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013 THE EFFECT OF TIME TO THROMBOLYSIS ON THE LV FUNCTION POST ANTERIOR MI AND THE MOST ACCURATE AND REPRODUCIBLE METHOD OF ASSESSMENT
T. A. Fox, P. Finn, N. J. Carline, K. F. Murt, J. Rees, A. Amadi. Aintree Cardiac Centre, Liverpool, UK
Background: Previous clinical trials have demonstrated that there is a reduction in mortality by thrombolytic therapy in acute MI in relation to a shorter time between onset of symptoms and treatment. This study analyses the link between time to thrombolysis and early recovery of LV function. It also assesses the most accurate and reproducible method of assessing the function itself.
Methods: 35 patients with Anterior MI but no previous cardiac history received thrombolysis. These patients had echocardiograms performed 5 days post MI. The LV function was assessed using a visual eyeballing method and the LV function graded as good or showing mild, mild-moderate, moderate, moderate-severe or severe LV dysfunction. An LV ejection fraction was then calculated 3 times per patient using the Modified Simpson’s package. Thrombolysis times were compared to LV function as assessed by each method.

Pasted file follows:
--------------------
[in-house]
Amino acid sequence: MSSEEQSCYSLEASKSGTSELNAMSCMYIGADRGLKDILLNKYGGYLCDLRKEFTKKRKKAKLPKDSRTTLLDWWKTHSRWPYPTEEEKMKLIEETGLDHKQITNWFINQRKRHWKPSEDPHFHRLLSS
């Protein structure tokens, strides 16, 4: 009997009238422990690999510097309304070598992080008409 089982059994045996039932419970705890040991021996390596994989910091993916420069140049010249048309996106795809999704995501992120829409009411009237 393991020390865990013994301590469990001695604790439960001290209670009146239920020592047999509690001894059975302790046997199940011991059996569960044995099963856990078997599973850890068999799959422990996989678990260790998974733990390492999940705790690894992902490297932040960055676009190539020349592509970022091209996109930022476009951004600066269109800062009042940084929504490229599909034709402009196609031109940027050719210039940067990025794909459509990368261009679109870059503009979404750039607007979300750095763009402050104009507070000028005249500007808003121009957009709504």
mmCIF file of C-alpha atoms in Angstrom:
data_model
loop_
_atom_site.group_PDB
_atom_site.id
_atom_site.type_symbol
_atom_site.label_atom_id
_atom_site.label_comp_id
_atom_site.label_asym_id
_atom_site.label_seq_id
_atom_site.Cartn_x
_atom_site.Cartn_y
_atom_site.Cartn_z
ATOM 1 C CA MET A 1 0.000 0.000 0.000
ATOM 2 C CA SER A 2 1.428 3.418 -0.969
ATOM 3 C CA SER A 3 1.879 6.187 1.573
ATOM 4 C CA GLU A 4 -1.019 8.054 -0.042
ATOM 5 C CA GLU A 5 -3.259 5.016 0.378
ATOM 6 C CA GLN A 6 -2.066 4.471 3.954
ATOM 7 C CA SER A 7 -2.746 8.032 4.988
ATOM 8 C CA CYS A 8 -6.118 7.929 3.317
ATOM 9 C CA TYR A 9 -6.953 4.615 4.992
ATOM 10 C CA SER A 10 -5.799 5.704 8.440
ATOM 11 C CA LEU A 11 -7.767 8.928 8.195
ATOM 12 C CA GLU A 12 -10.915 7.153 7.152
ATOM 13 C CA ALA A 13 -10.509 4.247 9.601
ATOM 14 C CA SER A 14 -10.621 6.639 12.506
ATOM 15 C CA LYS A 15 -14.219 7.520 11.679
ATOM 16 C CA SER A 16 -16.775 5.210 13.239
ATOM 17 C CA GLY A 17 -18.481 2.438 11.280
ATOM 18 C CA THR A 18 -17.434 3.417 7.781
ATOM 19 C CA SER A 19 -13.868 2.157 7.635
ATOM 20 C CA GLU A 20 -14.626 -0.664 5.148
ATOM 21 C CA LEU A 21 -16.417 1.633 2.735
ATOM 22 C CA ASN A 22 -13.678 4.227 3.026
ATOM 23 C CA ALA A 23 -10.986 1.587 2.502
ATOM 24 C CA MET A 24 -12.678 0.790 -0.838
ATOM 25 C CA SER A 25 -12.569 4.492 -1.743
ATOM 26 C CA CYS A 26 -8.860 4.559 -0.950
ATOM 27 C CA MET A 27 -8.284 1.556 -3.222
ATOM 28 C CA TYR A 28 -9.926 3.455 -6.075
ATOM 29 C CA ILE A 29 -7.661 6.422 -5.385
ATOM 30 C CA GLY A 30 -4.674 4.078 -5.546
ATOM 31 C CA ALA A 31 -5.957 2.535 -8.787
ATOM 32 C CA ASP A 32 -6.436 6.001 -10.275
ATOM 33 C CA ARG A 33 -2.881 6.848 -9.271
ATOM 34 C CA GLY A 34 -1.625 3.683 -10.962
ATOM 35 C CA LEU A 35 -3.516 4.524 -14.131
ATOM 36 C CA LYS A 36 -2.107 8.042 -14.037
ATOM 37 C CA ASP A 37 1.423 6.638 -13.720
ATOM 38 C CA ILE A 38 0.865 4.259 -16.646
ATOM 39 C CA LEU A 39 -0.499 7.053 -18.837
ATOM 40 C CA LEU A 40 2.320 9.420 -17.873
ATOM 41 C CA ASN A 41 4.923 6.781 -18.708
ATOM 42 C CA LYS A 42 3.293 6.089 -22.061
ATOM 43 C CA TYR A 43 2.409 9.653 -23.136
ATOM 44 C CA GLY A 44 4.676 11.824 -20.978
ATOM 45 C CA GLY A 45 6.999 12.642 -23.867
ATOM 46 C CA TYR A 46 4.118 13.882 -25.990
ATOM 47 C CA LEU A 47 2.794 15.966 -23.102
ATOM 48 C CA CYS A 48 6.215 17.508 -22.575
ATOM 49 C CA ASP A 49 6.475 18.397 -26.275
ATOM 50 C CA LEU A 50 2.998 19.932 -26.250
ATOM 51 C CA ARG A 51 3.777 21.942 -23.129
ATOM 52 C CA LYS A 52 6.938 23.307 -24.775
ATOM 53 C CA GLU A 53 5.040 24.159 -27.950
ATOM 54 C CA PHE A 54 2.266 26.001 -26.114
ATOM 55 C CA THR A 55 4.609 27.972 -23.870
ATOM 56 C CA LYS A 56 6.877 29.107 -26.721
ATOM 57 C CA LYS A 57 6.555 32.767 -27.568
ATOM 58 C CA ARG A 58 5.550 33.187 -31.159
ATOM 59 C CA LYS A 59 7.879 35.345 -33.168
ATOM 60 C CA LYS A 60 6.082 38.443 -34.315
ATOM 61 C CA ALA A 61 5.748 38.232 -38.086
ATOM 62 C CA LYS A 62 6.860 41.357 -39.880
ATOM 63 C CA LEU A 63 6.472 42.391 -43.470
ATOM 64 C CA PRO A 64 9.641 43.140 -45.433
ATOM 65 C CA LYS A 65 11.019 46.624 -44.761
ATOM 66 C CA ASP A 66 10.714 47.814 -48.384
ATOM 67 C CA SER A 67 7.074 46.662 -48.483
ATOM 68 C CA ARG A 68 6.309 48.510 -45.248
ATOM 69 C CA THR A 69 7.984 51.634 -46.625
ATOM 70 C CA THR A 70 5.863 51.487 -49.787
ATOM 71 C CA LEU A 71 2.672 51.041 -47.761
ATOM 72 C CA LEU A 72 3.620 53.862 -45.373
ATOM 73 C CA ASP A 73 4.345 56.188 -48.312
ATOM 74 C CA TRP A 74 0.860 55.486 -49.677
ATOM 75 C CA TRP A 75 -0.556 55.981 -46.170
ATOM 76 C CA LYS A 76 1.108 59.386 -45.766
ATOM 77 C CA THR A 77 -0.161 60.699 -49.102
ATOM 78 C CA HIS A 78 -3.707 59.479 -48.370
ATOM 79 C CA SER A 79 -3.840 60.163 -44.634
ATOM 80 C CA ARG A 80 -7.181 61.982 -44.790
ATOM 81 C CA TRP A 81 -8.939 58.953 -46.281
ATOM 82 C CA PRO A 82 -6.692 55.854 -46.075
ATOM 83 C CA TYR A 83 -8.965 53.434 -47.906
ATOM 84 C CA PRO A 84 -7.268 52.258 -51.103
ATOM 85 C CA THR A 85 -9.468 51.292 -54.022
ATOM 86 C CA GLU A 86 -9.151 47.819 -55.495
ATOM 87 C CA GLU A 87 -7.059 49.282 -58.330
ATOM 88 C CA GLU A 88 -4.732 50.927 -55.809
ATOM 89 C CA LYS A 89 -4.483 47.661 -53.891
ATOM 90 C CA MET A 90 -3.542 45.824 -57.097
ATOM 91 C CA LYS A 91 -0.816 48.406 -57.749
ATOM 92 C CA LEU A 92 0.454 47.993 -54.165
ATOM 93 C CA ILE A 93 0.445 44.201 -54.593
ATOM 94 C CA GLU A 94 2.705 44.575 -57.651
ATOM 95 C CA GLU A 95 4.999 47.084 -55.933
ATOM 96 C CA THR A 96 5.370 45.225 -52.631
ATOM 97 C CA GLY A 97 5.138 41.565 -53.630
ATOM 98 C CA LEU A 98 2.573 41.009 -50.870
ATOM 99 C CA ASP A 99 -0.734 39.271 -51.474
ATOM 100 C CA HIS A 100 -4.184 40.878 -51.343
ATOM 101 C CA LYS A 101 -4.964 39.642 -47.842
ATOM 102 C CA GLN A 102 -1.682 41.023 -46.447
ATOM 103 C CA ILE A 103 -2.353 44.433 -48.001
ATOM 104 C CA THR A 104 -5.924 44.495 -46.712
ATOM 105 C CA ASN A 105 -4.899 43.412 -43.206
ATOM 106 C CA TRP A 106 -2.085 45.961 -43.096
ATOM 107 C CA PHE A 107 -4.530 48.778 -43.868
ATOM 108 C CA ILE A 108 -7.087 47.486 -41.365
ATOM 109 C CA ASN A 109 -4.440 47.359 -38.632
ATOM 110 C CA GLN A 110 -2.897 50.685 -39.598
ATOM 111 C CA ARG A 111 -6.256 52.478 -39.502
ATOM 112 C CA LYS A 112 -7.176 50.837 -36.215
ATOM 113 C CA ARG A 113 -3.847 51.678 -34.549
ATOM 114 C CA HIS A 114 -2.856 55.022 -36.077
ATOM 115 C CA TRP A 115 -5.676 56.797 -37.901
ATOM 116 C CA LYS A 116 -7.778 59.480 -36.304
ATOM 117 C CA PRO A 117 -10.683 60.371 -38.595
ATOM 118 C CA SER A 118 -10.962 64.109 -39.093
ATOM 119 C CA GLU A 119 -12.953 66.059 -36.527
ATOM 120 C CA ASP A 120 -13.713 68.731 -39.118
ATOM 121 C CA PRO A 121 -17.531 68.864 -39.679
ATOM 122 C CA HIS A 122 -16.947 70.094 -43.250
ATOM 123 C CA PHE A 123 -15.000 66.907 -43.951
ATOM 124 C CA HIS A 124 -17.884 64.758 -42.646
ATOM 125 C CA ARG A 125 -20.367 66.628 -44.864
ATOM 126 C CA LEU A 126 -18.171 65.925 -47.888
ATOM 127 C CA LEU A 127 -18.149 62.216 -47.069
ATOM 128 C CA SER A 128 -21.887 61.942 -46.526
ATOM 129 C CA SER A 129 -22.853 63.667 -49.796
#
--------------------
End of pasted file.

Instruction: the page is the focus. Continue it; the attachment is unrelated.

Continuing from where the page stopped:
Results: Mean call to needle times increased with a more severe degree of LV dysfunction. Mean times were, Severe-254 mins, Moderate-Severe-122 mins, moderate-78 mins, mild-moderate-62 mins, mild-45 mins and good-42 mins. There was poor correlation between Modified Simpson’s measurements and thrombolysis times.
Conclusions: LV systolic function was found to be better with a shorter time between symptoms and treatment. The patients with the poorer graded function had mostly had a lengthened call to needle time. The visual eyeballing method was found to be the most accurate and reproducible method of LV assessment, as the Modified Simpson’s showed poor correlation and variability.
014 CHARACTERISATION OF A NEWLY DEVELOPED ULTRASONIC CONTRAST AGENT
C. M. Moran1, J. Ross2, I. Ansell2, C. Oliver2, M. Butler1, J. Williamson1, T. Anderson1, N. McDicken1, K. A. A. Fox3. 1Medical Physics, …